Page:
A: To date, black bodies are relegated to a position of total subalternity in the political landscape, even though some processes of collectivity are emerging, including "Non sulla nostra pelle" and the "Italian Anti-Racist Coordination", one of the first processes where we try to move from a political objectification to a subjectivisation, a protagonism that has never been in the country. What is needed, however, is a moment of confrontation between black people in Italy in order to understand what needs to be placed at the centre and above all, given the narration that is made of our bodies, how to avoid instrumentalisation but also and above all infantilisation. We do not need to be told, but to tell our stories, to show our skills, our political and reasoning talents, because we know all too well what oppressions are, since we live them on our skin. We must, however, start making a collective reasoning that gives black people the chance to be part of political processes because, given the whiteness that exists in the Italian political space, these people do not feel they are in a safe space where they can have their say. To dismantle this system, you need to create community. The community basically exists but is so disjointed that it often cannot find codes to act as a trait d'union. What we have to try to do today is to confront each other as much as possible, to put our demands at the centre, but also ourselves, our bodies, because the anti-racism seen in recent years has always been lowered from above, lowered from whiteness, and has never seen our bodies as protagonists.

Q: Can you give us an overview of the latest Cutro Decrees? What is your view on the migration policies pursued by the left and right in recent years?

A: I think that institutional racism is not born with Meloni. But that the Meloni government is in continuity with the governments that preceded it. I just think that the narrative and the ruthlessness with which certain measures are carried out has changed. Let's not forget that the Cutro Decree was announced following what was a failure to rescue more than 90 people who deserved a welcome 40 metres from the shore. Clearly the signal is being sent to migrants by depriving them of the possibility of being granted Special Protection and financing the increase in CPRs. Let us remember that the deaths in the Mediterranean Sea did not start yesterday but we are talking about more than 26,000 deaths in the last ten years due to the European Union's migration policies aimed at defending borders and not human beings. The political instigators of these deaths have also been the various centre-left governments that have followed one another over the years. It is important not to polarise the discussion only to deaths at sea but also to remember all the deaths in the countryside of this country. These are often people fleeing from conditions created by the West, by extractivist and predatory policies.

Q: Speaking of the festival in general, what do you think of Blackn[è]ss fest and why is a space like this important in Italy?

A: I had a great time at the Blackn[è]ss fest. The panels were all interesting. My favourite was the one on mental health because there is too little talk about it, instead this is a community problem. So to bring these thoughts into the community and say "you are not alone", but there are "safe spaces" where you can talk, where you can listen to those who perhaps have already matured a thought about this condition that often, in a capital system, befalls everyone and everyone, but if you are a minority even more, I think it is fundamental. I also appreciated the Blackn[è]ss fest because it gave the opportunity to show the beauty of our culture, a new culture that we are trying to bring to the country. So, long live those that are moments of inter-community confrontation, hoping that there will be more and more of them.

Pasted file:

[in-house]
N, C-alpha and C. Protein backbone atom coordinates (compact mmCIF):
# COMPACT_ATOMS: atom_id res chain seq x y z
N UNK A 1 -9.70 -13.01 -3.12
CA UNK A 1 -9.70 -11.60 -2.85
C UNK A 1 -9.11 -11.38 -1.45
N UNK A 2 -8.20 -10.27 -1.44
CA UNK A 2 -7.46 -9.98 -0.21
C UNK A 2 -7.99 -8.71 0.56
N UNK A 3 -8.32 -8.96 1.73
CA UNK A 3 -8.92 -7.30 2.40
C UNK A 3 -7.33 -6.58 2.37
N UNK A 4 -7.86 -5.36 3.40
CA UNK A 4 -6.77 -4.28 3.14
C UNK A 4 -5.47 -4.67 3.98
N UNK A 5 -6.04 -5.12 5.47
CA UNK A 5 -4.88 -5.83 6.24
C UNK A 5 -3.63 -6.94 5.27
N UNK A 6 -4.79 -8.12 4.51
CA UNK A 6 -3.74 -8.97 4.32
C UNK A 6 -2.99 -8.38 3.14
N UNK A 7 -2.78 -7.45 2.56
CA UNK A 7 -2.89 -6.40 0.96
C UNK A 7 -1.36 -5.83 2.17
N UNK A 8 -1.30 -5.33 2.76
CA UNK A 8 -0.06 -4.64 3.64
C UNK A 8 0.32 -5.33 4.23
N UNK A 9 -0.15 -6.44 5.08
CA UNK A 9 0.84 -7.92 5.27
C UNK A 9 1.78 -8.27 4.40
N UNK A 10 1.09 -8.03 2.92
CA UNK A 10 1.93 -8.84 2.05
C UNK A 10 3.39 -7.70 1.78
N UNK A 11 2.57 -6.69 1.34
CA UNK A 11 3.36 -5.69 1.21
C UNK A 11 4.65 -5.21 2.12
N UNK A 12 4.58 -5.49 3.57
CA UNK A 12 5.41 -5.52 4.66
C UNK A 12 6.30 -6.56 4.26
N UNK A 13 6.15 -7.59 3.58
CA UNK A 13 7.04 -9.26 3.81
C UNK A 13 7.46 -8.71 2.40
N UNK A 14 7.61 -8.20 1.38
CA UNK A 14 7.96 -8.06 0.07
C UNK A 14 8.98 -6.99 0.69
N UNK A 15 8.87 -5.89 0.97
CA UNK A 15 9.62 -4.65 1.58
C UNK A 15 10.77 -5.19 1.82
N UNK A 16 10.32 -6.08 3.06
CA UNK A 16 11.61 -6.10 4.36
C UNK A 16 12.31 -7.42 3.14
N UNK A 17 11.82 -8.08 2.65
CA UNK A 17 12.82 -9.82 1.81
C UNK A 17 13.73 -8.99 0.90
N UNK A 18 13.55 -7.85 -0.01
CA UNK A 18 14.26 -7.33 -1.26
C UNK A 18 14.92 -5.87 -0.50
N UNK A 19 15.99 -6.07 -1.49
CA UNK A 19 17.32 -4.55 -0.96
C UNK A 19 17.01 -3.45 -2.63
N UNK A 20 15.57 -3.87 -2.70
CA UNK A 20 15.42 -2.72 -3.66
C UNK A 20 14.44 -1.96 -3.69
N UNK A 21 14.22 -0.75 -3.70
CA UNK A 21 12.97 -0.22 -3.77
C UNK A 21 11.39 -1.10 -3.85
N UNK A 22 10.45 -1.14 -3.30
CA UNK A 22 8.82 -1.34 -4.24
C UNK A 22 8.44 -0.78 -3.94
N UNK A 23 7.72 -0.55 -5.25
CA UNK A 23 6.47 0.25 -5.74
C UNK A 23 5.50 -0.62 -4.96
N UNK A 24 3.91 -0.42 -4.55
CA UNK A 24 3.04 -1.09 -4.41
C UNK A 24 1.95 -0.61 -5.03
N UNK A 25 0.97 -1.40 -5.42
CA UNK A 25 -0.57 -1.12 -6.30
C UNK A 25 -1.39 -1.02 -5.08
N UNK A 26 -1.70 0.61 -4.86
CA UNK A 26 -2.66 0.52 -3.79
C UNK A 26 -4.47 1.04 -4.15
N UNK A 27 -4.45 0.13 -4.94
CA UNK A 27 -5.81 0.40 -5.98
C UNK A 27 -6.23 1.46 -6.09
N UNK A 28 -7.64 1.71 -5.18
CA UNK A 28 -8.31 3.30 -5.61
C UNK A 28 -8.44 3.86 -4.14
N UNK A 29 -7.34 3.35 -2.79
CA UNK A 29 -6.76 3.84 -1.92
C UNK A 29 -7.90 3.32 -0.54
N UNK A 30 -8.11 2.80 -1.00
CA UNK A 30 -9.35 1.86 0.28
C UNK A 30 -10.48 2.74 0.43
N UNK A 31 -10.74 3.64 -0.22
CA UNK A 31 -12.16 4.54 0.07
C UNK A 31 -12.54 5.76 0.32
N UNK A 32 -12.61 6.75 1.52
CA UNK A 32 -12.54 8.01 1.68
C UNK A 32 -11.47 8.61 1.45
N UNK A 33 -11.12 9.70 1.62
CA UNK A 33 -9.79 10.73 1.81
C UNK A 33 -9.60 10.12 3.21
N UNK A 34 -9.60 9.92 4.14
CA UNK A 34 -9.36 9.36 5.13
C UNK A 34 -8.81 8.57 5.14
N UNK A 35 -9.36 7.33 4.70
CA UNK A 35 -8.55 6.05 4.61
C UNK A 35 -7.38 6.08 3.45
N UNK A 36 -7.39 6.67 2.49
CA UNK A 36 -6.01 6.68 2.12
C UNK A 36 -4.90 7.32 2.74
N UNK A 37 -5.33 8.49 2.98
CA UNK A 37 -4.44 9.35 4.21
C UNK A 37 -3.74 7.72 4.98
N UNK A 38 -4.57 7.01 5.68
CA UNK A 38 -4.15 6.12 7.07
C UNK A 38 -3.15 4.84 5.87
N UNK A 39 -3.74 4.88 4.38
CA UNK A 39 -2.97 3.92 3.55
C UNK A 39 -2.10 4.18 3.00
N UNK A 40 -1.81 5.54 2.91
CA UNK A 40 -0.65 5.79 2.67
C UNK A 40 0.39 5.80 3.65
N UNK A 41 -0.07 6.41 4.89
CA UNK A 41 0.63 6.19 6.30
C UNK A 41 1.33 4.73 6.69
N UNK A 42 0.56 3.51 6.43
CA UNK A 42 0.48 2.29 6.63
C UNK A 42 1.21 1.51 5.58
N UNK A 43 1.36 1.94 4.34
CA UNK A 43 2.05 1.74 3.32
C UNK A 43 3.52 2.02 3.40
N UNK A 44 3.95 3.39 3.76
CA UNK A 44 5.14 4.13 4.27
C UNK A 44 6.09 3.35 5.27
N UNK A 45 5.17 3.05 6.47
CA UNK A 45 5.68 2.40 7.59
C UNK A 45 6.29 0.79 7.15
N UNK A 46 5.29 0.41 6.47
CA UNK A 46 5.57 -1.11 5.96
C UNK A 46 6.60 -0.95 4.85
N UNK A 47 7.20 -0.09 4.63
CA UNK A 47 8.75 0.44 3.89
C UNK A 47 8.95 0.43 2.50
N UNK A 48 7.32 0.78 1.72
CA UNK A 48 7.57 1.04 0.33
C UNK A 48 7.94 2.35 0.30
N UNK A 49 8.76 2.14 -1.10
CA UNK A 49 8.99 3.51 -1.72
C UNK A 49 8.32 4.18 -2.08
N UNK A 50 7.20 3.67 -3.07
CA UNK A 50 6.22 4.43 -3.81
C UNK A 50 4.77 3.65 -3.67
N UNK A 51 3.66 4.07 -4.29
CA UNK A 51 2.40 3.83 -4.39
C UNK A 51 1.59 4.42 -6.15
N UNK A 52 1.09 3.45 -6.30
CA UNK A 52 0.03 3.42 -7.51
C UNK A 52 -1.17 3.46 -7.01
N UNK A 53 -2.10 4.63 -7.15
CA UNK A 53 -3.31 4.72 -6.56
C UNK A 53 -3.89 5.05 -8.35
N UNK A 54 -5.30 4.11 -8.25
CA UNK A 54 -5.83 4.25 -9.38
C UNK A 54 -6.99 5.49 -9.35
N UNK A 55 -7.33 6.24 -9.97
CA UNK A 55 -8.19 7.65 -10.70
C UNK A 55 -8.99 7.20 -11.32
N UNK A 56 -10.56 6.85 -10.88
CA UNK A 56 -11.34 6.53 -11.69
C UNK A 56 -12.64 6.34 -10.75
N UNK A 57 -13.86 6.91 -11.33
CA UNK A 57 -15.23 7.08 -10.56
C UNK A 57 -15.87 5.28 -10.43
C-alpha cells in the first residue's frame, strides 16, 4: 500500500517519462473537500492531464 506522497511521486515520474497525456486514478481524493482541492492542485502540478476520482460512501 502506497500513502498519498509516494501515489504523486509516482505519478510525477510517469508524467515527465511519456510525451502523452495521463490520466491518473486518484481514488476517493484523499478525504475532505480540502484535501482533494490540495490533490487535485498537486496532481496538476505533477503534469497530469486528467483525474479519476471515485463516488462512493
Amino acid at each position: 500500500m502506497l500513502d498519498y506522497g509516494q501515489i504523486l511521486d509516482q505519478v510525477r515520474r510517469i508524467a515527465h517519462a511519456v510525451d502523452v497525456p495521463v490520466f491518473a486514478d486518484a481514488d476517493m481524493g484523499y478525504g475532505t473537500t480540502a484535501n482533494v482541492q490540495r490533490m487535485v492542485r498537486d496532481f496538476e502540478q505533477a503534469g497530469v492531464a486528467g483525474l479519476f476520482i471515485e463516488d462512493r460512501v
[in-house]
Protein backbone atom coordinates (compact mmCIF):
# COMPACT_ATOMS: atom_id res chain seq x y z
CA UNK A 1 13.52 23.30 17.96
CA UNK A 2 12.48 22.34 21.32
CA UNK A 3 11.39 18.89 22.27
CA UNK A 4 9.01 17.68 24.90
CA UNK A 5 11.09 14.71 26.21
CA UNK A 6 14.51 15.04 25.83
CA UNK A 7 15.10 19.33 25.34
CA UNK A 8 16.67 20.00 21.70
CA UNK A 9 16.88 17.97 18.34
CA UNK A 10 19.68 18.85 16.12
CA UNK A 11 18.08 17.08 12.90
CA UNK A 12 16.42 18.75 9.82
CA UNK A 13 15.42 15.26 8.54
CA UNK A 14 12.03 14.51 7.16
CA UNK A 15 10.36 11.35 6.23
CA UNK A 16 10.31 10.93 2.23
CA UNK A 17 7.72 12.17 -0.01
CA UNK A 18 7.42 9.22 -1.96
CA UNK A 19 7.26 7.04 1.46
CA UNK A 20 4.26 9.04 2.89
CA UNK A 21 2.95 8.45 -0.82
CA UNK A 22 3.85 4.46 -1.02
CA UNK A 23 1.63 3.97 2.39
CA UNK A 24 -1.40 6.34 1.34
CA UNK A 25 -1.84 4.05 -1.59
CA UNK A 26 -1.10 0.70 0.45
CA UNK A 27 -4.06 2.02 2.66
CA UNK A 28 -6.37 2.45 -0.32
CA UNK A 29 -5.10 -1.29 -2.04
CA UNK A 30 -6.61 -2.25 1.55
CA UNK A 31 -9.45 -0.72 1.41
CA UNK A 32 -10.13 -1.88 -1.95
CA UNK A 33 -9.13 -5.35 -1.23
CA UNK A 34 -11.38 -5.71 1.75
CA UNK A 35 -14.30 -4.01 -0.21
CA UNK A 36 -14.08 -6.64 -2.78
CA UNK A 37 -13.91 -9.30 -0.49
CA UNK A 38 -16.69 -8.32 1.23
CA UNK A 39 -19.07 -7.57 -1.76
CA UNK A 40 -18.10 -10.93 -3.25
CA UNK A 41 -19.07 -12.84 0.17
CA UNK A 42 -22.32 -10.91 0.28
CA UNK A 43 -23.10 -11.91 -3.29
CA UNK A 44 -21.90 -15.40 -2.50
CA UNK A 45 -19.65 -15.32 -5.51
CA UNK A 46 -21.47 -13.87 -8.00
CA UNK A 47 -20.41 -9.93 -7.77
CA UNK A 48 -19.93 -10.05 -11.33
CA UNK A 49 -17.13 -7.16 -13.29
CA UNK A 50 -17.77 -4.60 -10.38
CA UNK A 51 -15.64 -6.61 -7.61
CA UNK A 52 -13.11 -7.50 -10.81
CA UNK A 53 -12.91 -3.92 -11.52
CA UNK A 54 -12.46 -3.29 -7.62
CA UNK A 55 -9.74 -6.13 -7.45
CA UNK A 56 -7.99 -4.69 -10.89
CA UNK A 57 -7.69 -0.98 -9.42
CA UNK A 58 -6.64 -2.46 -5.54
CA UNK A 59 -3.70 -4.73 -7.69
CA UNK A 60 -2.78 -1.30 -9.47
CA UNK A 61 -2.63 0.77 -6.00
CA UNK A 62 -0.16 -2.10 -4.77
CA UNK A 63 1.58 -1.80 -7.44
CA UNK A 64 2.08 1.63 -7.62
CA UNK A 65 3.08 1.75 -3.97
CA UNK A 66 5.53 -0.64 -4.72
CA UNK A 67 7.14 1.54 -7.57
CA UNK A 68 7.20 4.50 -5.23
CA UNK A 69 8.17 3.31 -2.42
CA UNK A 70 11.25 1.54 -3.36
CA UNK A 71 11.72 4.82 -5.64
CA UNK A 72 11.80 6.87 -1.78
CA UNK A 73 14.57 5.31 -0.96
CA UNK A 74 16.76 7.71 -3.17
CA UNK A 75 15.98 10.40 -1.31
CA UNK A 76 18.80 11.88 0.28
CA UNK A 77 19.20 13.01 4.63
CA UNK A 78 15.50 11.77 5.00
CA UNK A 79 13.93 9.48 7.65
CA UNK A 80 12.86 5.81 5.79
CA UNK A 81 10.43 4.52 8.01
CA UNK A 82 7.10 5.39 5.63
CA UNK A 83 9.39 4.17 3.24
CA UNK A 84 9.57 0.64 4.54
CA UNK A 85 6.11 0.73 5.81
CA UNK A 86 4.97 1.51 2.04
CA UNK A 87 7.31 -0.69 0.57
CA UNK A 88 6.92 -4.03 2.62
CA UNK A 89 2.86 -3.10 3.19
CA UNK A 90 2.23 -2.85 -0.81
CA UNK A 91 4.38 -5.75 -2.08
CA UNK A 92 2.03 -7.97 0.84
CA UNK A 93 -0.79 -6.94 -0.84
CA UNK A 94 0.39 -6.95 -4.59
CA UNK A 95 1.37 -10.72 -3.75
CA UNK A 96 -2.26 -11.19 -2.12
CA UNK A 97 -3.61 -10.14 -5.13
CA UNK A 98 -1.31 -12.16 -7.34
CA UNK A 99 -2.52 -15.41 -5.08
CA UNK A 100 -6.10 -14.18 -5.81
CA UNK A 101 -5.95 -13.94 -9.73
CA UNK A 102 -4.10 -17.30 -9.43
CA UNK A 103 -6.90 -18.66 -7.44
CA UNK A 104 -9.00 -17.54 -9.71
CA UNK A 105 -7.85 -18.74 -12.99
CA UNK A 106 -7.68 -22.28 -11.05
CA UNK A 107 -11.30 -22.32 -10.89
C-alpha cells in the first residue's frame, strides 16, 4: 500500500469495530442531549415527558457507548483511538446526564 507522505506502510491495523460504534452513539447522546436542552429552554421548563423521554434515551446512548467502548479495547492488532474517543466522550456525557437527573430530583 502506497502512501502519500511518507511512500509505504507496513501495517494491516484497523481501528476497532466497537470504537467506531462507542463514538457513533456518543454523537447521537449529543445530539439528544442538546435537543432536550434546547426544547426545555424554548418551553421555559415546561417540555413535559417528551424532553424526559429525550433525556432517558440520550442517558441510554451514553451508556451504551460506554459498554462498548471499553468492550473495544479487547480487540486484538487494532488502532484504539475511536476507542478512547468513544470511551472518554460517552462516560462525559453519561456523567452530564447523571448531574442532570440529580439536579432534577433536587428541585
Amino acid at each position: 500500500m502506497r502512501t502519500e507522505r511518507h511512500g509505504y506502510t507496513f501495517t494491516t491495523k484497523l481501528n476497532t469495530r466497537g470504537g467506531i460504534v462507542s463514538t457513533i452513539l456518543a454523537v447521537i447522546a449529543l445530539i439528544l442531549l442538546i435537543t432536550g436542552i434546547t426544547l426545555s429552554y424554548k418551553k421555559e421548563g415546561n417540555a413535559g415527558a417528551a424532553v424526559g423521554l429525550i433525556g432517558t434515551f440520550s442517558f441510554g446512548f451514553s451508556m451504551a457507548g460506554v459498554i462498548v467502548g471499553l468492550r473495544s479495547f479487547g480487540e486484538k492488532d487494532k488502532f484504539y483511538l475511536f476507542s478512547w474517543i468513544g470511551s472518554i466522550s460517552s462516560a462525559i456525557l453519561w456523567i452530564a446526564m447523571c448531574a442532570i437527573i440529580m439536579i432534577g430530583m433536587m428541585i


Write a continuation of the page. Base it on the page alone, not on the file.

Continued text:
Q: Future projects and struggles?

A: I am currently only following the constituent assembly of the Italian Anti-Racist Coordination. We have set ourselves the goal of shedding light where Italian anti-racism does not reach. There are racist events where there is no coverage. We go there to bring what is our counter narrative, but above all to defend our community, to raise our voice and say that these events must never happen again. For example, we carried out two demonstrations following the death of Oussama Ben Rebha in Padua or Alika Ogorchukwu, the Nigerian man killed in Civitanova Marche. As informal anti-racist networks, we are trying to bring a new line of reasoning to the country: it will no longer be politics that gives us the floor, that decides when we have the right to speak, but we will decide when we want to speak, when we want to raise our voices, when we want to denounce how much this country disgusts us and who we want to be represented by. Furthermore, the left in this country must understand that we racialised people are citizens like them and we cannot just talk about anti-racism but we have the sacrosanct right to have our say on any oppression, be it from the environment or any other kind of oppression. And we cannot simply be relegated to black specks when talking about anti-racism. We are able to speak out about anything because we are political subjects and we are not their political object, at the total convenience, at the mercy of the maquillage politics of the Italian left, not this.